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Cessation of medication for people with schizophrenia already stable on chlorpromazine.

Research paper by M Q MQ Almerie, H H Alkhateeb, A A Essali, H E HE Matar, E E Rezk

Indexed on: 27 Jan '07Published on: 27 Jan '07Published in: The Cochrane database of systematic reviews



Abstract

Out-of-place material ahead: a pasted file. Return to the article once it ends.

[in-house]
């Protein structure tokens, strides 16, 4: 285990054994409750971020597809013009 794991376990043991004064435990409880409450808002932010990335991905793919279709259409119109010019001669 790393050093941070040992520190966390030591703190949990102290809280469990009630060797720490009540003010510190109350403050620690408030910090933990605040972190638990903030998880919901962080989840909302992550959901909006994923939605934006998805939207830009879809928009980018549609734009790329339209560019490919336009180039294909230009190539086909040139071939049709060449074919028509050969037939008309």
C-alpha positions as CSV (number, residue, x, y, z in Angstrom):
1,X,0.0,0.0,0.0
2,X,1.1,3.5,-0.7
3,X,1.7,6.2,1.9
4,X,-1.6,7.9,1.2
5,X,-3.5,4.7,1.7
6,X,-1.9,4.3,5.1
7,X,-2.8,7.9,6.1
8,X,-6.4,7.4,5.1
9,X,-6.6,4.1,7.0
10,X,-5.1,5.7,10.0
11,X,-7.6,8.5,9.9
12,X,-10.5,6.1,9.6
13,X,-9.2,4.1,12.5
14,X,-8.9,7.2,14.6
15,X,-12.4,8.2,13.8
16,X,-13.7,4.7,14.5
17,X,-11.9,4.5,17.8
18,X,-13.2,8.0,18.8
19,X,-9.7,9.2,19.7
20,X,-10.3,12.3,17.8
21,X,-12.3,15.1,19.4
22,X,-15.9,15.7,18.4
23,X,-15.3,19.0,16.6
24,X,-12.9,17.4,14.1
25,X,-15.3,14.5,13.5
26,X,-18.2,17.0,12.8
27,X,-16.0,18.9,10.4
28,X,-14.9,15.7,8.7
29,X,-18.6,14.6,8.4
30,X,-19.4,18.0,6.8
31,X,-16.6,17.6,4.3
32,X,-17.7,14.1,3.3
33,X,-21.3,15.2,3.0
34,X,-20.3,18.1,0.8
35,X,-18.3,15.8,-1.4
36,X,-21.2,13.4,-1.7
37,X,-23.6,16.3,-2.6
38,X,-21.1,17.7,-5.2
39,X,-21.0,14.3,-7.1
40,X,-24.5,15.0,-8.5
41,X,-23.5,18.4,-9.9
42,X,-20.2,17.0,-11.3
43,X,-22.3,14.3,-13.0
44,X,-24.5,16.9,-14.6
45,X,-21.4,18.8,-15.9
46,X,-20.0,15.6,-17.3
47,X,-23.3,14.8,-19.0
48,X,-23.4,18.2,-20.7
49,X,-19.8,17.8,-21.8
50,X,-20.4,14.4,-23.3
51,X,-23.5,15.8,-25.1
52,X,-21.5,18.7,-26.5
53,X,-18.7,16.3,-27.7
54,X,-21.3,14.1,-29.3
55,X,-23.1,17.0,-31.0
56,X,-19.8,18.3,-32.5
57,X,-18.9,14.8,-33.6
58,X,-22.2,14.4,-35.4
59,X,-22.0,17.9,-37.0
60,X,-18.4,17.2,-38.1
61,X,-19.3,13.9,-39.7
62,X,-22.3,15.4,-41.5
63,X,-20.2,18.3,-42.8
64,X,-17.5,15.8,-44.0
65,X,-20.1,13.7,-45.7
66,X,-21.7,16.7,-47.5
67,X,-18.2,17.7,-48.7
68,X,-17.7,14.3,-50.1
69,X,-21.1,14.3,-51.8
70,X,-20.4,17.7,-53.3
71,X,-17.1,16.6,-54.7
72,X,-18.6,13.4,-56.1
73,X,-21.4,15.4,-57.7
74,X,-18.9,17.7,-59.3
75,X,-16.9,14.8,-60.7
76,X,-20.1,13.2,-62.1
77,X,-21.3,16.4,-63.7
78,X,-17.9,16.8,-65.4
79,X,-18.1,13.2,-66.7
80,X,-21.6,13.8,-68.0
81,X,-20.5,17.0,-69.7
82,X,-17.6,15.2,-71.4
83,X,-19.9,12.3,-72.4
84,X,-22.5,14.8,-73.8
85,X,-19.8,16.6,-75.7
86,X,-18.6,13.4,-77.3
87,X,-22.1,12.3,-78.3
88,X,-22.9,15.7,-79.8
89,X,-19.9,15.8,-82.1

Chlorpromazine, one of the first generation of antipsychotic drugs, is effective in the treatment of schizophrenia. For most people schizophrenia is a life-long disorder but about a quarter of those who have a first psychotic breakdown do not go on to experience further breakdowns. Most people with schizophrenia are prescribed antipsychotic drugs, although use is often intermittent. The effects of stopping medication are not well researched in the context of systematic reviews.To quantify the effects of stopping chlorpromazine for people with schizophrenia stable on this drug.We supplemented an electronic search of the Cochrane Schizophrenia Group Trials Register (March 2006) with reference searching of all identified studies.We included all relevant randomised clinical trials.We independently inspected citations and abstracts, ordered papers and re-inspected and quality assessed these. We independently extracted data and resolved disputes during regular meetings. We analysed dichotomous data using fixed effects relative risk (RR) and the 95% confidence interval (CI). For continuous data, where possible, we calculated the weighted mean difference (WMD). We excluded the data where more than 40% of people were lost to follow up.We included ten trials involving 1042 people with schizophrenia stable on chlorpromazine. Even in the short term, those who remained on chlorpromazine were less likely to experience a relapse compared to people who stopped taking chlorpromazine (n=376, 3 RCTs, RR 6.76 CI 3.37 to 13.54, NNH XX CI XX to XX). Medium term (n=850, 6 RCTs, RR 4.04 CI 2.81 to 5.8, NNH 4 CI 3 to 7) and long term data were similar (n=510, 3 RCTs, RR 1.70 CI 1.44 to 2.01, NNH XX CI XX to XX). People allocated to chlorpromazine withdrawal were not significantly more likely to stay in the study compared with those continuing chlorpromazine treatment (n=374, 1 RCT, RR 1.14 CI 0.55 to 2.35). In sensitivity analyses, there was a significant difference in the 'relapse' outcome between trials for those diagnosed according to checklist criteria compared to those with a clinical diagnosis.This review confirms clinical experience and quantifies the risks of stopping chlorpromazine medication for a group of people with schizophrenia who are stable on this drug. With its moderate adverse effects, chlorpromazine is likely to remain one of the most widely prescribed treatments for schizophrenia.